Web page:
Fraud professionals have become increasingly skilled and
sophisticated, thanks to advances in technology. Criminals today
can defraud you and your financial institution quite easily with a blank
check taken from your checkbook, a cancelled check found in your
garbage, or a check you mailed to pay a bill. Therefore, it is important
to follow a common-sense, logical approach with the way you use and
store your checks.
1. Make sure your checks are endorsed
by your financial institution and incorporate security features that
help combat counterfeiting and alteration.
2. Store your checks, deposit slips,
bank statements and cancelled checks in a secure and locked location.
Never leave your checkbook in your vehicle or in the open.
3. Reconcile your bank statement within
30 days of receipt in order to detect any irregularities. Otherwise, you
may become liable for any losses due to check fraud.
4. Never give your account number to
people you do not know, especially over the phone. Be particularly
aware of unsolicited phone sales. Fraud artists can use your account
without your authorization and you may end up being responsible.
5. Unless needed for tax purpose,
destroy old cancelled checks, account statements, deposit tickets, ATM
receipts (they also frequently have your account number and worse yet,
your account balance). The personal information on it may help someone
impersonate you and take money from your account.
6. When you receive your check order,
make sure all of the checks are there, and that none are missing.
Report missing checks to your bank at once. Should you fail to receive
your order by mail, alert your bank. Checks could have been stolen from
your mailbox or lost in transit.
7. If your home is burglarized, check
your supply of checks to determine if any have been stolen. Look
closely, because thieves will sometimes take only one or two checks from
the middle or back of the book. The longer it takes to detect any of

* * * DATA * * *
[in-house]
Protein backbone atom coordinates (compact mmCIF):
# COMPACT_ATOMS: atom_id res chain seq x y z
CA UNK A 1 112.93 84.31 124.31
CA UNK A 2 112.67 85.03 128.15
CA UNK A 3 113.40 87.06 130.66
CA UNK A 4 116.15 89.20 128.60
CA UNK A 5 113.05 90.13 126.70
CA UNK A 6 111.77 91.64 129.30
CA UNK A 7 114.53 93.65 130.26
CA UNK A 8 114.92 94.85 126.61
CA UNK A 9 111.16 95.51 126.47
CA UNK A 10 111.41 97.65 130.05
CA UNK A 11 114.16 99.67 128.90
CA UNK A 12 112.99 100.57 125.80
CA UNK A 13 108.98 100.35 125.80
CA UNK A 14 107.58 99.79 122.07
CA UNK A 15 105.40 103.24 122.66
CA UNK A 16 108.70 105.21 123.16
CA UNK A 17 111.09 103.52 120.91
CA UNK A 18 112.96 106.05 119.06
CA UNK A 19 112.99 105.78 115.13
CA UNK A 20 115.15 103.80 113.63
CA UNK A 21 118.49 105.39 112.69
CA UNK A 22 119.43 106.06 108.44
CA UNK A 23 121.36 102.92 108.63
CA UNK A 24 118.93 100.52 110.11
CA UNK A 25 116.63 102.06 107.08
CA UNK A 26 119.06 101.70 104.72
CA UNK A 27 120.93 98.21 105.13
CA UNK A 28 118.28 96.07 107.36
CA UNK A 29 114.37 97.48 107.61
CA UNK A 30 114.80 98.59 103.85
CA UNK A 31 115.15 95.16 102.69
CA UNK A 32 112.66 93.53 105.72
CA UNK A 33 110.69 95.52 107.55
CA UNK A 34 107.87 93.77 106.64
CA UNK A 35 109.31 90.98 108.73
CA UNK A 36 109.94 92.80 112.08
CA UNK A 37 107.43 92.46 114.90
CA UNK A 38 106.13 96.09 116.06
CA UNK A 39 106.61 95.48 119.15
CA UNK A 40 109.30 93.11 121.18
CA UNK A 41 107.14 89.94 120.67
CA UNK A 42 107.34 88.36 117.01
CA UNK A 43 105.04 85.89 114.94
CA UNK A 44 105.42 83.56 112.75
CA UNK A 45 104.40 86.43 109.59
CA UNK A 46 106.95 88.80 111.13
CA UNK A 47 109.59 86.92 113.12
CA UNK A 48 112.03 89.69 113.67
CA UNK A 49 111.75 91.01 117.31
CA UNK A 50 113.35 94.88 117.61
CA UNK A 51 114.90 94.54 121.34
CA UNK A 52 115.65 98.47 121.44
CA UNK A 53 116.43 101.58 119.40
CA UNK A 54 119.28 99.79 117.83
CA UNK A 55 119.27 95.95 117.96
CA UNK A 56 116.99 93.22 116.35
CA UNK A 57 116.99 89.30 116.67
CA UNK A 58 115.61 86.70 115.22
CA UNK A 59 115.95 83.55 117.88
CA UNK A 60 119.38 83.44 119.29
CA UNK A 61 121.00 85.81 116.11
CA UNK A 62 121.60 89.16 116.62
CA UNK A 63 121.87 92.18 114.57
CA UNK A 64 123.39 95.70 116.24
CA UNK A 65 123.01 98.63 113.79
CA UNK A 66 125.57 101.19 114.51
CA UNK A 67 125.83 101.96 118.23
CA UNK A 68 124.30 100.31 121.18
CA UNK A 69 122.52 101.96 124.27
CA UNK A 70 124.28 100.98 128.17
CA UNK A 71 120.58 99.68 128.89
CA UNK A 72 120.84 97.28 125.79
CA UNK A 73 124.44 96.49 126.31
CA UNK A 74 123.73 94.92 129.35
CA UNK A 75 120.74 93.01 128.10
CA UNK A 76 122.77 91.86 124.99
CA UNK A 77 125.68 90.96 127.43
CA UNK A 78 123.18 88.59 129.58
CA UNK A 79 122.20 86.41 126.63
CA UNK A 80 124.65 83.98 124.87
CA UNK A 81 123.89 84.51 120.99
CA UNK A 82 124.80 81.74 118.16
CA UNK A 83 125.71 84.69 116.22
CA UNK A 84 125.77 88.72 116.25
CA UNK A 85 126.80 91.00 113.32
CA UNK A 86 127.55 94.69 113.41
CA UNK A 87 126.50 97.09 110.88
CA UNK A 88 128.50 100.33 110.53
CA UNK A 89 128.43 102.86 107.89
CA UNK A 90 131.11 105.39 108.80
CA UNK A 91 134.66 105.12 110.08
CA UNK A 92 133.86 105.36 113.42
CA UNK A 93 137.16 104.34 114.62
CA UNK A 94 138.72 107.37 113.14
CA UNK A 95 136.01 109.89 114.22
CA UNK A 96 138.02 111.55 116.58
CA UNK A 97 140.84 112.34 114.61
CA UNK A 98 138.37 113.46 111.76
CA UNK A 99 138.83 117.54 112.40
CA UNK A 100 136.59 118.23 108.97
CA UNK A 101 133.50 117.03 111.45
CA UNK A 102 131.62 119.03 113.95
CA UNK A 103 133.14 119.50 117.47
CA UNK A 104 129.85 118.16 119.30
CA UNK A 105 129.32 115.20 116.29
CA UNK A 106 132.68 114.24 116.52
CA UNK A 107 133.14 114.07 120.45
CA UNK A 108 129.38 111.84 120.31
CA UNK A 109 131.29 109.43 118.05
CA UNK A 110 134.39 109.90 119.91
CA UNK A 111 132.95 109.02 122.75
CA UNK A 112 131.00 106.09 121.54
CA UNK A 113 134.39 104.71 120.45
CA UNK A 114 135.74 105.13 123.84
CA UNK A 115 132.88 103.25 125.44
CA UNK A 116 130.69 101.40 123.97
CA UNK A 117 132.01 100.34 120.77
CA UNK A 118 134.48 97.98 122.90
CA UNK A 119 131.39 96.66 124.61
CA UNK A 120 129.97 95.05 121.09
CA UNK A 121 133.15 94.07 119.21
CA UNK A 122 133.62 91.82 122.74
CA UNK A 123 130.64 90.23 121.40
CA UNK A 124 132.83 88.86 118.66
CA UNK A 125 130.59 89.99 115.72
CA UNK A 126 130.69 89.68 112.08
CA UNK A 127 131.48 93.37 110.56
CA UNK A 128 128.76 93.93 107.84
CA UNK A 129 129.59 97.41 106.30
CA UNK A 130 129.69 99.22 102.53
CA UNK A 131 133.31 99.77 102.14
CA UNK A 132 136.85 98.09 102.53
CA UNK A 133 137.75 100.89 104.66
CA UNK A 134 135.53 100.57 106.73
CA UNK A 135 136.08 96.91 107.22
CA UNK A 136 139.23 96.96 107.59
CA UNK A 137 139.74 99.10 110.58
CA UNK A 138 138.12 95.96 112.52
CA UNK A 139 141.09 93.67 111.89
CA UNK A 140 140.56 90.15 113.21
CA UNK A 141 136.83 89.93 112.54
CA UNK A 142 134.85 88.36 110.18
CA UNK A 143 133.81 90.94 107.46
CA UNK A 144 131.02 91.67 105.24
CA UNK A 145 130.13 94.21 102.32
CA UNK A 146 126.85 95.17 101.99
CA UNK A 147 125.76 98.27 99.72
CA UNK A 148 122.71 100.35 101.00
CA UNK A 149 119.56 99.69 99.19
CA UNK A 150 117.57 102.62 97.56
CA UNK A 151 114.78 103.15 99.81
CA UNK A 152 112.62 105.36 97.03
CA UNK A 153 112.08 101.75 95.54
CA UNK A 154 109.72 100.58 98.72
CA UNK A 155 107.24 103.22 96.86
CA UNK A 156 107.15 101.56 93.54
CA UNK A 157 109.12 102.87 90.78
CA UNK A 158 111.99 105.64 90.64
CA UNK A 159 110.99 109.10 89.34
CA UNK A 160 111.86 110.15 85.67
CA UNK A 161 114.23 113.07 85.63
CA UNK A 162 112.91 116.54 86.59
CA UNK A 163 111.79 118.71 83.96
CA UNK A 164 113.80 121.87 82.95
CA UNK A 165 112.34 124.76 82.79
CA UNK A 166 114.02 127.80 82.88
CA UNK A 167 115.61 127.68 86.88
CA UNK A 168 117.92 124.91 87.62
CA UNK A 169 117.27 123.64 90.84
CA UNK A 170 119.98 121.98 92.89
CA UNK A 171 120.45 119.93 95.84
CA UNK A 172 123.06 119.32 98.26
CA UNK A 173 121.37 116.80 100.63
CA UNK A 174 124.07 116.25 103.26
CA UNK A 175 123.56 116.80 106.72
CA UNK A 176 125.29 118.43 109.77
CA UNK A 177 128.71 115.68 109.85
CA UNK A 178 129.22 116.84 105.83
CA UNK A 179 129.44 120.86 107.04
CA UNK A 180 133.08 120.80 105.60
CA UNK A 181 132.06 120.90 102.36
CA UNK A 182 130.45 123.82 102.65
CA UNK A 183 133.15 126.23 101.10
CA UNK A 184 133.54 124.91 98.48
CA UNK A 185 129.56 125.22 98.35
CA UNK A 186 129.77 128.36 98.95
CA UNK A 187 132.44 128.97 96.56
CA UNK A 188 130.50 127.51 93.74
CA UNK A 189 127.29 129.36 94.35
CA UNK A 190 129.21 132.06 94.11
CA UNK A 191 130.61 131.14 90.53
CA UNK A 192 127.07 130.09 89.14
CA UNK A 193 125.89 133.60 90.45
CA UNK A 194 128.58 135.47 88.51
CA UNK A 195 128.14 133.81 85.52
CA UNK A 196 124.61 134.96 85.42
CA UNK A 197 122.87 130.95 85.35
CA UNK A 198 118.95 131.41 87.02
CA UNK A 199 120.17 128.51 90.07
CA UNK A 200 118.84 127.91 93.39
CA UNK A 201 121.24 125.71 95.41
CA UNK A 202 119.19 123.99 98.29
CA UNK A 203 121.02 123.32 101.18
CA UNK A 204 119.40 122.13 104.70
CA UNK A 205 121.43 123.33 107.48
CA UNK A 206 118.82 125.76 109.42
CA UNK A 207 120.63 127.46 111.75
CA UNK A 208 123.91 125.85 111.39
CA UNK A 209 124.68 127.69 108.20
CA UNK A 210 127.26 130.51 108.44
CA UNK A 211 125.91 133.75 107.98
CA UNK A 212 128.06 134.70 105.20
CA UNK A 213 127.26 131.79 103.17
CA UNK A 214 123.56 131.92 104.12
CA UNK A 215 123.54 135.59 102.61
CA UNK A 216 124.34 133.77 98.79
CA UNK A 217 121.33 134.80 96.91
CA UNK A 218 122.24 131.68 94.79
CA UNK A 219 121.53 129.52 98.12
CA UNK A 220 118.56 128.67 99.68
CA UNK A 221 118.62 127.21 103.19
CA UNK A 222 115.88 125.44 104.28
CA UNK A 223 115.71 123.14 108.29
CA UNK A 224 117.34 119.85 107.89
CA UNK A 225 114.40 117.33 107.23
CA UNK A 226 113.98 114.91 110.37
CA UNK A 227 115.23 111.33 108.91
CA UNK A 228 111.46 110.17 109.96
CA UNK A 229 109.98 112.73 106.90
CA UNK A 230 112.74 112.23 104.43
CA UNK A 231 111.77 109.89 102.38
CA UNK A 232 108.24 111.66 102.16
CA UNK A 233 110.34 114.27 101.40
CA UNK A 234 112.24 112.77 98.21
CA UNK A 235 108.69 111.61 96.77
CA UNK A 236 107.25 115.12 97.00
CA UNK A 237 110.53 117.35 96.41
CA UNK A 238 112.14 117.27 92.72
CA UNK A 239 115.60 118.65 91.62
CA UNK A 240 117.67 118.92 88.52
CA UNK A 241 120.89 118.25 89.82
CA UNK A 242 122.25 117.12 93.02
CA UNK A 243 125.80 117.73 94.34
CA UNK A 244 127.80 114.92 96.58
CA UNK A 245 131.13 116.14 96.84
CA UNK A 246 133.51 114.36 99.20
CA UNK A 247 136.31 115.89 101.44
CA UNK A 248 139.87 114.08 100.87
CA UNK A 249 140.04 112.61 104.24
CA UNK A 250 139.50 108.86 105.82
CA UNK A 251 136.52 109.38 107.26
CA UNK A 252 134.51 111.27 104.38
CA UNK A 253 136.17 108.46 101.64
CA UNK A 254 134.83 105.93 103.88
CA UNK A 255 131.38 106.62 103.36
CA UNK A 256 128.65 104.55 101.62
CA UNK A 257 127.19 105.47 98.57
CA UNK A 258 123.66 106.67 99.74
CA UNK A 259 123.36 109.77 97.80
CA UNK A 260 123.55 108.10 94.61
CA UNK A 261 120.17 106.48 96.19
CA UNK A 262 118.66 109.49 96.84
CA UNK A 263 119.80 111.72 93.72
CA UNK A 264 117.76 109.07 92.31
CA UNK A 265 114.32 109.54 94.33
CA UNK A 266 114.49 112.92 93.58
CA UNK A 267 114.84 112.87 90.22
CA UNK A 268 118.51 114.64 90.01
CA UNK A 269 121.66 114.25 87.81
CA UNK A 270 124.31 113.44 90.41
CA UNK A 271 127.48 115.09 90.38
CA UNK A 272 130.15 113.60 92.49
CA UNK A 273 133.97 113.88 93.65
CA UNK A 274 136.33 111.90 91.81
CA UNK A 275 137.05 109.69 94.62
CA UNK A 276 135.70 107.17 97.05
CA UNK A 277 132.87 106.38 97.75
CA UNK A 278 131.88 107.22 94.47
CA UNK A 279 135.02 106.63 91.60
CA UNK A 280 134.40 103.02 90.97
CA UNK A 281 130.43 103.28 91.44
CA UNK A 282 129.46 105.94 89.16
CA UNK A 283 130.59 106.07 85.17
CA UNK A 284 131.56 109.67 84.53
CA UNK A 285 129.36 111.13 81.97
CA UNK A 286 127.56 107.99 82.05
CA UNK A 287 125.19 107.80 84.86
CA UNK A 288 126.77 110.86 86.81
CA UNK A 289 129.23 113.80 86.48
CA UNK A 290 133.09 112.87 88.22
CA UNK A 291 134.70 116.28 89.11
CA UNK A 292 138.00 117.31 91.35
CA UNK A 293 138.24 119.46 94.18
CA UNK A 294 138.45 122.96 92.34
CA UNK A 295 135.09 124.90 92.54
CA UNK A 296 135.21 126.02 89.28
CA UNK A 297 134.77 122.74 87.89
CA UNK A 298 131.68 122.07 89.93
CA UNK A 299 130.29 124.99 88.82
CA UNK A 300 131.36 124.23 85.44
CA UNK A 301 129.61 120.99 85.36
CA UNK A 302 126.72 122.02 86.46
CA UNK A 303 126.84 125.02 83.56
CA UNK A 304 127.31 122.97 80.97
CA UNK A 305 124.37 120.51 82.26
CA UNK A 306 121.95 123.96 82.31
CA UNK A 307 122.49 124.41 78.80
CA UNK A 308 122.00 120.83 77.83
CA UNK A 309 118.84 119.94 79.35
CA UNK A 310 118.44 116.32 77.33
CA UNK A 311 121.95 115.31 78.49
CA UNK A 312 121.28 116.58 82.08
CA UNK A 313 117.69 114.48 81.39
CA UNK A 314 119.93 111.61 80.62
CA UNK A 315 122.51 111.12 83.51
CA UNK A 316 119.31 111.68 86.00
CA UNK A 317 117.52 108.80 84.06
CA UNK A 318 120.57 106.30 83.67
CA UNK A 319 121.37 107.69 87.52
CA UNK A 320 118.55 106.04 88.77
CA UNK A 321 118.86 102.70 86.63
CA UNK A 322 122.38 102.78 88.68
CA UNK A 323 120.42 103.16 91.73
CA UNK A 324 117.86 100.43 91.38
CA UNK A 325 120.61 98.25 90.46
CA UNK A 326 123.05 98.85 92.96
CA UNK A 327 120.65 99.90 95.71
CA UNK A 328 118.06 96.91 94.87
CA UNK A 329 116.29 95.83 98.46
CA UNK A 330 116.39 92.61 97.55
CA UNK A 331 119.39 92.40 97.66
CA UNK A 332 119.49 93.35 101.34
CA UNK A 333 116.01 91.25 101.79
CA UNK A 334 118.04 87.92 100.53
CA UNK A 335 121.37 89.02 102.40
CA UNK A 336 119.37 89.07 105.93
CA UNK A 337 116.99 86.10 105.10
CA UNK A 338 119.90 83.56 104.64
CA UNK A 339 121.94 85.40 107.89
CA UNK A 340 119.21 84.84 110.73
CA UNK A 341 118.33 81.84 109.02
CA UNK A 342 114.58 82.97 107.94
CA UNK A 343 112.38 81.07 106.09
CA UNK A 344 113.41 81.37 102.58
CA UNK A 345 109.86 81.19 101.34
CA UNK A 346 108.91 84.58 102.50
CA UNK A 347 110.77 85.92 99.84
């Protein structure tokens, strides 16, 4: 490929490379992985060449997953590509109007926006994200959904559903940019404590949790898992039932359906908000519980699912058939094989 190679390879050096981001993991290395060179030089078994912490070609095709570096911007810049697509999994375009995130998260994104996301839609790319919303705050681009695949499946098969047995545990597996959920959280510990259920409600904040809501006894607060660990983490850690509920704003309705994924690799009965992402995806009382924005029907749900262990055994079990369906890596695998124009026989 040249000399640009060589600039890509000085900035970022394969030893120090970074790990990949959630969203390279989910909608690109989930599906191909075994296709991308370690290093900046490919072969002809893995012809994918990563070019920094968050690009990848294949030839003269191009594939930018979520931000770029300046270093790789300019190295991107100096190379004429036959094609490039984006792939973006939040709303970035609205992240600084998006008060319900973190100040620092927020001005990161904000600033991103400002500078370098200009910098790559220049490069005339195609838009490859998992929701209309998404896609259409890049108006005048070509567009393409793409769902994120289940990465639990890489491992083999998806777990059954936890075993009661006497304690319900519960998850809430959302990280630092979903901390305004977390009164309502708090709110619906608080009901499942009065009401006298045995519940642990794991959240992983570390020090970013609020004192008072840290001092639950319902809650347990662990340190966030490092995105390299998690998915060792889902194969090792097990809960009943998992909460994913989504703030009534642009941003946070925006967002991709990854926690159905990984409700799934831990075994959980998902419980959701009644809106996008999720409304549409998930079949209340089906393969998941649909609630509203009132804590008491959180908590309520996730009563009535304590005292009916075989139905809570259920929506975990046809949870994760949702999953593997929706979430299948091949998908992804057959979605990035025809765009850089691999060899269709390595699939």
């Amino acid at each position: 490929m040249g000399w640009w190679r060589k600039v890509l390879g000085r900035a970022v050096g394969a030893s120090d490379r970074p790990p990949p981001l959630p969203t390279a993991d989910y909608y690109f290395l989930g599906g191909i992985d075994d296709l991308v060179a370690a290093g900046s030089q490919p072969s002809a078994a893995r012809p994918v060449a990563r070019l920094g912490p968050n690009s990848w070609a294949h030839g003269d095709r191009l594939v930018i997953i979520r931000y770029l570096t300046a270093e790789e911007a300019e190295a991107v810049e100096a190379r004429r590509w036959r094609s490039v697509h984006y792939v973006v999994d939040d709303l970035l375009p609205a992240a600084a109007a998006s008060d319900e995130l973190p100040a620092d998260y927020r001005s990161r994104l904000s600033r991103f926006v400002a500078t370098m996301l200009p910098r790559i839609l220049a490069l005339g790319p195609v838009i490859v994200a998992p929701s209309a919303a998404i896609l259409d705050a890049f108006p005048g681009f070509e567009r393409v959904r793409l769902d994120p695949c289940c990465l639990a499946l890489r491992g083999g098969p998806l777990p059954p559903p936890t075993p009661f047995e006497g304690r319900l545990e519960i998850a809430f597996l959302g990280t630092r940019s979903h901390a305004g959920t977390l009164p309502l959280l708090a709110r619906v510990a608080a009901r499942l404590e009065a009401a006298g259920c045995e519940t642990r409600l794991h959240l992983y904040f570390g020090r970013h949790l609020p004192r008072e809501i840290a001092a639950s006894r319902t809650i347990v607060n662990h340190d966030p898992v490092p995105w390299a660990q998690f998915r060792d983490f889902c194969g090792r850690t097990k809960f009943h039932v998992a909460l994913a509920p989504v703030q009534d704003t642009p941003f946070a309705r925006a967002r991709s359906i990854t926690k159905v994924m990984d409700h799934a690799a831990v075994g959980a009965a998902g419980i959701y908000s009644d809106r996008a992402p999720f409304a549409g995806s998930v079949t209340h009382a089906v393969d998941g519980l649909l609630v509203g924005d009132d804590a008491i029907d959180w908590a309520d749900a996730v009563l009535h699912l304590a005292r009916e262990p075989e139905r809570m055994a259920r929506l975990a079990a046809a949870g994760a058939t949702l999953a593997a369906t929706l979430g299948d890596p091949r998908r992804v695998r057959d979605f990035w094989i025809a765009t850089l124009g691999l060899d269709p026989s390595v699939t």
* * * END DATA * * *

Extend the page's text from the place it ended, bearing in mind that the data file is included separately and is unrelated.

your checks have been taken, the more time the criminal has to use them
8. If someone pays you with a cashier's
check, have them accompany you to the bank to cash it. If at all
possible, only accept a check during normal business hours so you can
verify whether it is legitimate. Make sure you obtain identification
information from the individual.
9. Do not mail bills from your mailbox
at night. It is a favorite location from which a criminal can gain
possession of your check with the intent to defraud you. Criminals will
remove a check from your mailbox and either endorse it using bogus
identification, photocopy and cash it repeatedly, scan and alter the
check or chemically alter it. The Post Office is the best location
from which to send your bill payment.
10. Limit the amount of personal
information on your check. For example, do not include your Social
Security, driver's license or telephone numbers on your check. A
criminal can use this information to literally steal your identity by
apply for a credit card or loan in your name, or even open a new
11. Don't leave blank spaces on the
payee and amount lines.
12. The type of pen you use makes a
difference. Most ballpoint and marker inks are dye based, meaning that
the pigments are dissolved in the ink. But, based on ink security
studies, gel pens, like the Uniball 207 uses gel ink that contains tiny
particles of color that are trapped into the paper, making check washing
a lot more difficult.
13. Don't write your credit card number
on the check.
14. Use your own pre-printed deposit
slips, and make sure the account number on your slip is correct. Thieves
occasionally alter deposit slips in the hope that you won't notice and
the money goes into their account.
15. Don't make a check payable to cash.
If lost or stolen, the check can be cashed by anyone.
16. Never endorse a check until you are
ready to cash or deposit it. The information can be altered if it is
lost or stolen.
Resource: National Check Fraud Center